by Jaye Ford
Oh, I so adore having the pants scared off me, and Jaye Ford managed to do that within the first few pages of Blood Secret. This is fast-paced, clever thriller writing at its best.
Rennie Carter has been on the run for most of her life but for the last few years the sleepy area of Haven Bay and lover Max Tully have provided sanctuary and a kind of contentment. Though Rennie knows one day she’ll have to run again, for now she’s making the most of it. Except one night Max goes missing.
No one seems to believe that Max is in danger, but Rennie does. She’s convinced that her past has stolen into her life again, but as she searches for Max she discovers that, like her, the man she loves may also not be who he seems. Except whose secret has caused him to vanish so suddenly? And what other things are being hidden in Haven Bay?
There aren’t that many books that can make me physically anxious for the characters but Blood Secret certainly did. Whether it’s this one, Beyond Fear, Scared Yet? or her new release Already Dead, give yourself a thrill and read a Jaye Ford book. They’re brilliant.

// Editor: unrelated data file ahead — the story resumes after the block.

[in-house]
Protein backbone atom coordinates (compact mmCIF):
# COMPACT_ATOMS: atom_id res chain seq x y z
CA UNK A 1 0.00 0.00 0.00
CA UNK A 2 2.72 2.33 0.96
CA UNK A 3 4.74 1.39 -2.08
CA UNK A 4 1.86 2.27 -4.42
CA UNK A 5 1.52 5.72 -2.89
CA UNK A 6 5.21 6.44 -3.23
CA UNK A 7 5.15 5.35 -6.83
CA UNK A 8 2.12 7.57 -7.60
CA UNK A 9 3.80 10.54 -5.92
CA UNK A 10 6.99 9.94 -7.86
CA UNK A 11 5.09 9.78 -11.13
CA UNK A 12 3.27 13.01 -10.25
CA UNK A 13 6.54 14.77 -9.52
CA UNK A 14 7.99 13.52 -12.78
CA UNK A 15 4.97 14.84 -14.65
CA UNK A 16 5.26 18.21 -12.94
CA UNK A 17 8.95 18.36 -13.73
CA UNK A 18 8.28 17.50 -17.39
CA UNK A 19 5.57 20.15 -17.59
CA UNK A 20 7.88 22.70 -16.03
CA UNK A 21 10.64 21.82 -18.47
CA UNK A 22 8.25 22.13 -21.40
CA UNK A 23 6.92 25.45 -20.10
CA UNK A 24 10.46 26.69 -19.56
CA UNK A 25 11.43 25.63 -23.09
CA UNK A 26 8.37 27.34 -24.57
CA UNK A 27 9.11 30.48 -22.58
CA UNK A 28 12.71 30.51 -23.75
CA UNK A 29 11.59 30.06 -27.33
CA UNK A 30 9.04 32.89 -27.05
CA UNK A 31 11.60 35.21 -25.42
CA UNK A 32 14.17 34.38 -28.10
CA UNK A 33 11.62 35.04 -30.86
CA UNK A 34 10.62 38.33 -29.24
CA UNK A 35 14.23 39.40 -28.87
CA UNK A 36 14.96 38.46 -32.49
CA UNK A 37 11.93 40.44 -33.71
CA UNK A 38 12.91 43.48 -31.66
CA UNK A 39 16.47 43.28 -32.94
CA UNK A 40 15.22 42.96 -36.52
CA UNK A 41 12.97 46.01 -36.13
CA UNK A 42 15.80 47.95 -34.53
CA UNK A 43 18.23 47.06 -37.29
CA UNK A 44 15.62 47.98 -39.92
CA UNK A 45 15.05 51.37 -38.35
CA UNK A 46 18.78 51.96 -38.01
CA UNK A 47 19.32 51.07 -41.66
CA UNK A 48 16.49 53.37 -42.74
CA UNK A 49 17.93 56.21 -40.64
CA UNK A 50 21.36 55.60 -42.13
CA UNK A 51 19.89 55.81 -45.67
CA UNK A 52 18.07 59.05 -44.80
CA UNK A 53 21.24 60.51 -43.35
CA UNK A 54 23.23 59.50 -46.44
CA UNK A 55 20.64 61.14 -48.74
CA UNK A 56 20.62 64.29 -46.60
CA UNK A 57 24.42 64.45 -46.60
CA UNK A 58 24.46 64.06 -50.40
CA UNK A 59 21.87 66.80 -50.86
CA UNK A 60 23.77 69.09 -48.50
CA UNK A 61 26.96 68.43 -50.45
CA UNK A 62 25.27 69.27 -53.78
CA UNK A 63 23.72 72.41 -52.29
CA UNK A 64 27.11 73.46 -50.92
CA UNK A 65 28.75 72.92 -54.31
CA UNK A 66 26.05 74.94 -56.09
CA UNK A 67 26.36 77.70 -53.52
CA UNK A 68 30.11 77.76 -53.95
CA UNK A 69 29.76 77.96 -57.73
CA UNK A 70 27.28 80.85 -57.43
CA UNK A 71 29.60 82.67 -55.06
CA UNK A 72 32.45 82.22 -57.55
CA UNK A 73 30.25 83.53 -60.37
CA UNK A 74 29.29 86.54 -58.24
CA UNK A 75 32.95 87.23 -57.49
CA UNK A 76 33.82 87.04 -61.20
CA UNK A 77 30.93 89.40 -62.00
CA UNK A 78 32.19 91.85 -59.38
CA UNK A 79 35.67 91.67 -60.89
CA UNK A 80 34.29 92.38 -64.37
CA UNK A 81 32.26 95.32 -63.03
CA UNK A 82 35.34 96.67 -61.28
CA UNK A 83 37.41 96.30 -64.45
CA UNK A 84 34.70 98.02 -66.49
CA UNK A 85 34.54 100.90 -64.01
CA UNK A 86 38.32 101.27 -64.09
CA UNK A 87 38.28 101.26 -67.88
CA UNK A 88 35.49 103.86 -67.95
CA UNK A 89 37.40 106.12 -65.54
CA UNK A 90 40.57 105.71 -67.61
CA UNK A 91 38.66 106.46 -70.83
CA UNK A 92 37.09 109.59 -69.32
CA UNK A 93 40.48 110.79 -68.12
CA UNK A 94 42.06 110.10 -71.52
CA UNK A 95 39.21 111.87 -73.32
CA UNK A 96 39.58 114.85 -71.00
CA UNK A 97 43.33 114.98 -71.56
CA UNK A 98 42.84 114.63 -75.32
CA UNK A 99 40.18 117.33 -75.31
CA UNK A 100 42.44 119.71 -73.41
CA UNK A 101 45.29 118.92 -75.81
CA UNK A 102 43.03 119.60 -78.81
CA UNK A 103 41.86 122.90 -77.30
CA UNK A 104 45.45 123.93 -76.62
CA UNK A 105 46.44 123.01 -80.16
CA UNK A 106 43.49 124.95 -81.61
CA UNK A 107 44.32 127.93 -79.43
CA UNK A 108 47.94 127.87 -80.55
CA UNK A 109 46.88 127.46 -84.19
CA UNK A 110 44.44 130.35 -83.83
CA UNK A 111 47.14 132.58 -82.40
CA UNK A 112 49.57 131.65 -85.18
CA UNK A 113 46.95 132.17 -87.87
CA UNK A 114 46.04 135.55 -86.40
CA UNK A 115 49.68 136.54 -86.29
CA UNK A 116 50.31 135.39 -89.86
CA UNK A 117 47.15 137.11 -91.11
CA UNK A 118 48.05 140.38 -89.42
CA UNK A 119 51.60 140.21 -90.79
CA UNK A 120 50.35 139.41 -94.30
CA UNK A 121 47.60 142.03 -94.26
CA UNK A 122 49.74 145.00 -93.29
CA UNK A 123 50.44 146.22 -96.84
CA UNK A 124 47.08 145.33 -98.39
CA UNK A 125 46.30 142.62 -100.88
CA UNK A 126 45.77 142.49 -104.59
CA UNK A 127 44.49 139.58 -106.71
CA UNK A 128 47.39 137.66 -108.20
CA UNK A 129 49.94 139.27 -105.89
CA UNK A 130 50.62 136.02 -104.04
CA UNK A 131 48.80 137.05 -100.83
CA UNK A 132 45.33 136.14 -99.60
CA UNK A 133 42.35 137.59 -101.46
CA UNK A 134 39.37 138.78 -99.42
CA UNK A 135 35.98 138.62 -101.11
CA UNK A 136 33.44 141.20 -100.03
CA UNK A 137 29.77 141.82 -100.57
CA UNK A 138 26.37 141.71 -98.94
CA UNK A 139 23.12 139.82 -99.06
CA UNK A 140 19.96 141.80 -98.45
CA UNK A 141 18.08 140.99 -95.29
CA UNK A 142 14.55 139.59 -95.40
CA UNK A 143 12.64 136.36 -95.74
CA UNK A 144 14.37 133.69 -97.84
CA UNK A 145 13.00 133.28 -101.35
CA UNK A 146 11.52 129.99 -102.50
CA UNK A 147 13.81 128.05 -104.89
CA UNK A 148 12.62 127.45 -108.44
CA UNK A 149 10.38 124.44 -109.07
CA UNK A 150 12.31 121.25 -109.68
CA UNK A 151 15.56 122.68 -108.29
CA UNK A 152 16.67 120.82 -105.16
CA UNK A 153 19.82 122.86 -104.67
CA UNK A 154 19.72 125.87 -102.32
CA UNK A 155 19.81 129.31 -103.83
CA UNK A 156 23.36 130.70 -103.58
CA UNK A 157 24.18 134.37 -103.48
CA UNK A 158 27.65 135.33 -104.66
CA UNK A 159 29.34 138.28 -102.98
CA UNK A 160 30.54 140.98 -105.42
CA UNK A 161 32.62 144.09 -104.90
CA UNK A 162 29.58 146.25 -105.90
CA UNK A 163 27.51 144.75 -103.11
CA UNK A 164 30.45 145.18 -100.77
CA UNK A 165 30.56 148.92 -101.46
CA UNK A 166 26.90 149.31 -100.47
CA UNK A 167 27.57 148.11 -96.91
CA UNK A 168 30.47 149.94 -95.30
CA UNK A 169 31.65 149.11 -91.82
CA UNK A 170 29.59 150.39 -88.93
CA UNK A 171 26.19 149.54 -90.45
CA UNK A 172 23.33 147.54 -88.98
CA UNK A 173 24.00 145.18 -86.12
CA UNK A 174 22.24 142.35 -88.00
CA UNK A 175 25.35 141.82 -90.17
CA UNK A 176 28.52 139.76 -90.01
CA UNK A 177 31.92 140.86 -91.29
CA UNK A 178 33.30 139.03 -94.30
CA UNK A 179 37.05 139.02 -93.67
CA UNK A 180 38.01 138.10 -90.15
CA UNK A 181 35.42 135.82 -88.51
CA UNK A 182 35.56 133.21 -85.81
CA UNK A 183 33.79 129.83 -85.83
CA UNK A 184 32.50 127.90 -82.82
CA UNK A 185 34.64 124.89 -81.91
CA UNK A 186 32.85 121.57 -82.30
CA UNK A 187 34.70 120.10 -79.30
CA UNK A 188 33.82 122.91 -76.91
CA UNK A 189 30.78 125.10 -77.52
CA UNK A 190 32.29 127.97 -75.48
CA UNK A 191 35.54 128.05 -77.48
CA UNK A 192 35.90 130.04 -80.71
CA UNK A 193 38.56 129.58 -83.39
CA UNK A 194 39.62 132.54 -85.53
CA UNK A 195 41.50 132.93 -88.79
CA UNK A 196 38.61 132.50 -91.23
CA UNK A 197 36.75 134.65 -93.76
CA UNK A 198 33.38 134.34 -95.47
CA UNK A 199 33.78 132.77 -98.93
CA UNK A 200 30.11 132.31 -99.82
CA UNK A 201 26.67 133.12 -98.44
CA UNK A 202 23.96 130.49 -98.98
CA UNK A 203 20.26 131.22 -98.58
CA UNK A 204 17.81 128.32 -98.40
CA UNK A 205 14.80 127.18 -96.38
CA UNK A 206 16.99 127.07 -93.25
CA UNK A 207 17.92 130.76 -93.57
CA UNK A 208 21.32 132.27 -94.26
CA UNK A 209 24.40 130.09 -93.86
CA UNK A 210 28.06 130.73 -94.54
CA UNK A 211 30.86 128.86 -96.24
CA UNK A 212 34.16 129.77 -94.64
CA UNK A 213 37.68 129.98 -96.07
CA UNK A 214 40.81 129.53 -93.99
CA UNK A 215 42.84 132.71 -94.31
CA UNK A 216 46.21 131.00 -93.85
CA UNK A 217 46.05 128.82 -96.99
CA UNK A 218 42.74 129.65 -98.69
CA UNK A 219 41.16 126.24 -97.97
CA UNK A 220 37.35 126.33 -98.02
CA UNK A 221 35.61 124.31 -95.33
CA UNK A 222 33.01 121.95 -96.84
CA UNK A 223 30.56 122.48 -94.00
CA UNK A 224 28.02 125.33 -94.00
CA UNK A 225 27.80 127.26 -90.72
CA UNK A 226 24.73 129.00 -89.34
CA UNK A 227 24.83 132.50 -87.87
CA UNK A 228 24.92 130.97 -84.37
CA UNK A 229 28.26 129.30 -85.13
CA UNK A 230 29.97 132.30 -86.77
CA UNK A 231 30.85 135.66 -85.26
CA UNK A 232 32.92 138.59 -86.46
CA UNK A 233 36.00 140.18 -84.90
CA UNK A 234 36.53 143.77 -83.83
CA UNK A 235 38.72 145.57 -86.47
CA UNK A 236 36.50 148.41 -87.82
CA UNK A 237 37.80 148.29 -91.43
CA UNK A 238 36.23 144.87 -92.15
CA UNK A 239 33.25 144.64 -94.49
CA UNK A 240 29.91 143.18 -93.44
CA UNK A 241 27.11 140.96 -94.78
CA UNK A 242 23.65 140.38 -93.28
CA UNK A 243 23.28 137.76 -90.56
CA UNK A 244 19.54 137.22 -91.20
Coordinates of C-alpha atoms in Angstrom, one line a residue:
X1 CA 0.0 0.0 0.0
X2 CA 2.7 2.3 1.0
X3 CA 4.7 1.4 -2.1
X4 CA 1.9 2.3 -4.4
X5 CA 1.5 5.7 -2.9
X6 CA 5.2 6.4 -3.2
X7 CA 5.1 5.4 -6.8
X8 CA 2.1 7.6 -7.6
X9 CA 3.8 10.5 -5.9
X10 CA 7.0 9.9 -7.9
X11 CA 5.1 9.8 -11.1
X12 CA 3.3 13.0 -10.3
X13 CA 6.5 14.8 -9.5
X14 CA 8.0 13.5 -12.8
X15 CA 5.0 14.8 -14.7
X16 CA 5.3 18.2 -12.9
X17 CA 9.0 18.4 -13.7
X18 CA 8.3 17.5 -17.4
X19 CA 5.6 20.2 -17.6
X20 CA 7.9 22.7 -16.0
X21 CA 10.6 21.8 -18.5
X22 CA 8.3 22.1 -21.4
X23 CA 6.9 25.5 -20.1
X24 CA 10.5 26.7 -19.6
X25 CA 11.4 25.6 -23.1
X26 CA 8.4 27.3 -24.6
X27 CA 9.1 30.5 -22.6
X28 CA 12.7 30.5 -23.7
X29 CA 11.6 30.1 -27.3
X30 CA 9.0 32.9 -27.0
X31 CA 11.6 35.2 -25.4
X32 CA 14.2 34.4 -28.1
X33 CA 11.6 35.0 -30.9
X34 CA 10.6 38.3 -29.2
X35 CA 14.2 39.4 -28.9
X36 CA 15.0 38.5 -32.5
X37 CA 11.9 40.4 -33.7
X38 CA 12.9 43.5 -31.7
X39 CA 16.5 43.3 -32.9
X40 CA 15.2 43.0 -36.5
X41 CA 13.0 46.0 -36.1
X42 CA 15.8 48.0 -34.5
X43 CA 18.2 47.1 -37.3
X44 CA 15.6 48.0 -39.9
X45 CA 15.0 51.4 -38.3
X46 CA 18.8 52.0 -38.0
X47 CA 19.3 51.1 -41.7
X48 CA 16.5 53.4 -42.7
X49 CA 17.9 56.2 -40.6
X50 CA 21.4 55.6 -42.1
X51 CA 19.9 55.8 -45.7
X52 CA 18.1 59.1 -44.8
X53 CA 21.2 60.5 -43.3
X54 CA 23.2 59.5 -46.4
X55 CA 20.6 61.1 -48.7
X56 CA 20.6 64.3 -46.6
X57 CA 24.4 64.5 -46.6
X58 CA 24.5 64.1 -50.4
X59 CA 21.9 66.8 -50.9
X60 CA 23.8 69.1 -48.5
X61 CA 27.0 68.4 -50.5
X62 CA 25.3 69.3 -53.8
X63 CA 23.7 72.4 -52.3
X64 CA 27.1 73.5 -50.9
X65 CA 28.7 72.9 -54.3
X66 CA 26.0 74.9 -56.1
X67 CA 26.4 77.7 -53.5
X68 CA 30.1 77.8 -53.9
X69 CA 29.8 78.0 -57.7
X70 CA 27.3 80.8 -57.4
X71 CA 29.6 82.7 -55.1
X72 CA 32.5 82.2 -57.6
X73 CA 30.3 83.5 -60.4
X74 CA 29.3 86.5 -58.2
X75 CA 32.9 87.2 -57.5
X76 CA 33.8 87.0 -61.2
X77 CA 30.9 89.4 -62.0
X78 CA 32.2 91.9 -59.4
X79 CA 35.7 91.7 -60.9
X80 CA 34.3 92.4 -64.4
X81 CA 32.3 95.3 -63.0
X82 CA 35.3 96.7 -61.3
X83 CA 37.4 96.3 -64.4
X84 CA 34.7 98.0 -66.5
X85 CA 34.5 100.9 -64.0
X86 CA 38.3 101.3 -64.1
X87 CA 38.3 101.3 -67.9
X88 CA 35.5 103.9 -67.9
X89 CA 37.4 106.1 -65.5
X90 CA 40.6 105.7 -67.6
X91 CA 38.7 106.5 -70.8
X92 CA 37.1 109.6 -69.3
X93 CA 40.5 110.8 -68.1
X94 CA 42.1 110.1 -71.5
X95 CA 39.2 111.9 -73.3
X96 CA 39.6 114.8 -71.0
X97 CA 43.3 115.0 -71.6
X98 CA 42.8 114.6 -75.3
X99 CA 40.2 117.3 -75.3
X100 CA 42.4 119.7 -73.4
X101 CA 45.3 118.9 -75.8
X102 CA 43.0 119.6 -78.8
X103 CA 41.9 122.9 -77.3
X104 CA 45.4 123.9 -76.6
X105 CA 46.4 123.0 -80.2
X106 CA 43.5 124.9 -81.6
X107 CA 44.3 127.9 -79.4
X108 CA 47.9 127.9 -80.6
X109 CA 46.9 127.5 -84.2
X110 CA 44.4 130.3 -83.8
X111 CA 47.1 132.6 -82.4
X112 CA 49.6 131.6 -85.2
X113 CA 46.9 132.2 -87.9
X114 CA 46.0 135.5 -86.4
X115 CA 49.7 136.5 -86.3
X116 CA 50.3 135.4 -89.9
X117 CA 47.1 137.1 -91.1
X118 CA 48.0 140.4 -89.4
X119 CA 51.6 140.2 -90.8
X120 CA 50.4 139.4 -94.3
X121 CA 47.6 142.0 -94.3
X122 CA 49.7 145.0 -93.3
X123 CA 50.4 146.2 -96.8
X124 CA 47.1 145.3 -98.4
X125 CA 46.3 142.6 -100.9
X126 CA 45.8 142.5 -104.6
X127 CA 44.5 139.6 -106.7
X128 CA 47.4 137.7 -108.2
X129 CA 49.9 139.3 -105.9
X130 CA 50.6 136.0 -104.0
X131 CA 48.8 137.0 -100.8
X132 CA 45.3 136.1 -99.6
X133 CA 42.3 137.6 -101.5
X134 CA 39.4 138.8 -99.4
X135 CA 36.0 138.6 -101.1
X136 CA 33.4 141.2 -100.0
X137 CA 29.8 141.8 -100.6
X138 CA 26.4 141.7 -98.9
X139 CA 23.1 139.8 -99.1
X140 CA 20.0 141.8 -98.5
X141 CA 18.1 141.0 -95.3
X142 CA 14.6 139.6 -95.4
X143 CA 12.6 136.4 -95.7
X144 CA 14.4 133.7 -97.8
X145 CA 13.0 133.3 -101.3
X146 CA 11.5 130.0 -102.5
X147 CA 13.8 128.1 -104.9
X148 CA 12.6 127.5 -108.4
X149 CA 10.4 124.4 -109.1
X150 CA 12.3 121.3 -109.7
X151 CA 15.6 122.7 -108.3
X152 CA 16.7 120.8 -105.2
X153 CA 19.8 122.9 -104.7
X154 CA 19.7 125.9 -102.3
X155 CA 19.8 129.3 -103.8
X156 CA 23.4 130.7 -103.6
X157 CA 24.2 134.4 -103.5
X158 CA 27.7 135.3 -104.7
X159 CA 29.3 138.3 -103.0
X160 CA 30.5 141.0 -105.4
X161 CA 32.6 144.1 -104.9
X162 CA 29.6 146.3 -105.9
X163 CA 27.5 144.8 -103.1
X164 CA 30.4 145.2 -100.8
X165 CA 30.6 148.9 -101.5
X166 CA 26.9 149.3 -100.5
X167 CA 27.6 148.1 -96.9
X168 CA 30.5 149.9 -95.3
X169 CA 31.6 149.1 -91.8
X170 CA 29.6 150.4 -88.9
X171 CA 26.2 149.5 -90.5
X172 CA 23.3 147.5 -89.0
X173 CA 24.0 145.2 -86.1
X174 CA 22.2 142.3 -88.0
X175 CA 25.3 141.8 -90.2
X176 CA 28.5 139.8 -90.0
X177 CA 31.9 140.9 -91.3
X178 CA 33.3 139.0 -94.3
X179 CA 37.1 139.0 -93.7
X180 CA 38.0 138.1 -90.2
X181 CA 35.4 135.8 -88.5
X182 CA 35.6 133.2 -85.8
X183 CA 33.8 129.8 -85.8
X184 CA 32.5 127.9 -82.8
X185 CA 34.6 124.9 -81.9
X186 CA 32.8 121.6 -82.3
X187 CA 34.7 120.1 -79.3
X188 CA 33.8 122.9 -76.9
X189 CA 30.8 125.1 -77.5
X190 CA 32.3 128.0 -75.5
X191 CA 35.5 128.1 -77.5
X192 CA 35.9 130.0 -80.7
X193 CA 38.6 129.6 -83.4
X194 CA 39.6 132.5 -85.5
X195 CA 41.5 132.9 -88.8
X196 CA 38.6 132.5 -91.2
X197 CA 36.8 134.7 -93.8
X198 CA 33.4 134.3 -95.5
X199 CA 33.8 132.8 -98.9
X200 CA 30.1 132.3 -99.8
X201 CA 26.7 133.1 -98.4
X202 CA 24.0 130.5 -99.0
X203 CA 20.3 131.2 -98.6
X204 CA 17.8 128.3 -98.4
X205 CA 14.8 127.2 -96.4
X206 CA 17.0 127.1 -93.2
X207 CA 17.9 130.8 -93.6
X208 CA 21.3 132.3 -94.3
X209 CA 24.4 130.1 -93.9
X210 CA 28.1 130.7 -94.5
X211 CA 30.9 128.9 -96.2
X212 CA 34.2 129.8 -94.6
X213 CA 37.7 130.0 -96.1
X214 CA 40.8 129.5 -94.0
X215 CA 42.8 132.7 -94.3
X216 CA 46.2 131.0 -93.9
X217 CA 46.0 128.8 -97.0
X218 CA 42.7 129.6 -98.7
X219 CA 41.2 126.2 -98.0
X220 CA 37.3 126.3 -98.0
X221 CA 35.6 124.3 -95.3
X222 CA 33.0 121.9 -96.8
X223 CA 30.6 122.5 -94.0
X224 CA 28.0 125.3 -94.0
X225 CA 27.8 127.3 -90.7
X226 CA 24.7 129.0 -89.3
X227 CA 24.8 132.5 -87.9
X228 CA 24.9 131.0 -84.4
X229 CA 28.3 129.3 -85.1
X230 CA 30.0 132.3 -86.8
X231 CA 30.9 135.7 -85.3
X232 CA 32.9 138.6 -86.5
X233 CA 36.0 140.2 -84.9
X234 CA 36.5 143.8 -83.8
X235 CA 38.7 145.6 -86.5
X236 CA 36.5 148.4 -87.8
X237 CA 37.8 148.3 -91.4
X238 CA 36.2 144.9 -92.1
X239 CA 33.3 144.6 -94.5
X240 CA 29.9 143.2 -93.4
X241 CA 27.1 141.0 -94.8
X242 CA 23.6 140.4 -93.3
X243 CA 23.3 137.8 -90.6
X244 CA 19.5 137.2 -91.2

Dog Gone, Back Soon
by Nick Trout
This series is so much fun. It started with The Patron Saint of Lost Dogs and I don’t know if there are any more planned but I hope so. It’s like James Herriot for a modern audience with a tricky romance thrown in.
Without giving too much of the first book’s plot away, our hero vet, the nerdy, socially awkward Dr Cyrus Mills, has managed to save the practice he inherited from his father. Now he’s determined to make The Bedside Manor for Sick Animals a business to be proud of. Except there’s stiff competition from Healthy Paws, the factory-like practice across town, and they like to play dirty. Nor do Eden Falls locals, with their eccentricities and baffling animal mysteries, make it easy. Then there’s Amy, the beautiful girl Cyrus hankers for but seems to stuff up every meeting with.
Life tends to become complicated for poor Doc Cyrus, but that’s what makes these books such a hoot to read. Nick Trout is a vet himself and draws both his animal (and people) characters wonderfully. The veterinary mysteries and facts are fascinating too.
Heart-warming and adorable. Like a beloved pet, this is a book to cuddle up with.
by Daniel Silva
This is this first novel I’ve read from this acclaimed thriller author and unlikely to be the last. The Fallen Angel was so good that half way through reading I ordered a copy for my dad. He’s reading it now, and is completely hooked. I bet he ends up borrowing every book in the Gabriel Allon series from the library.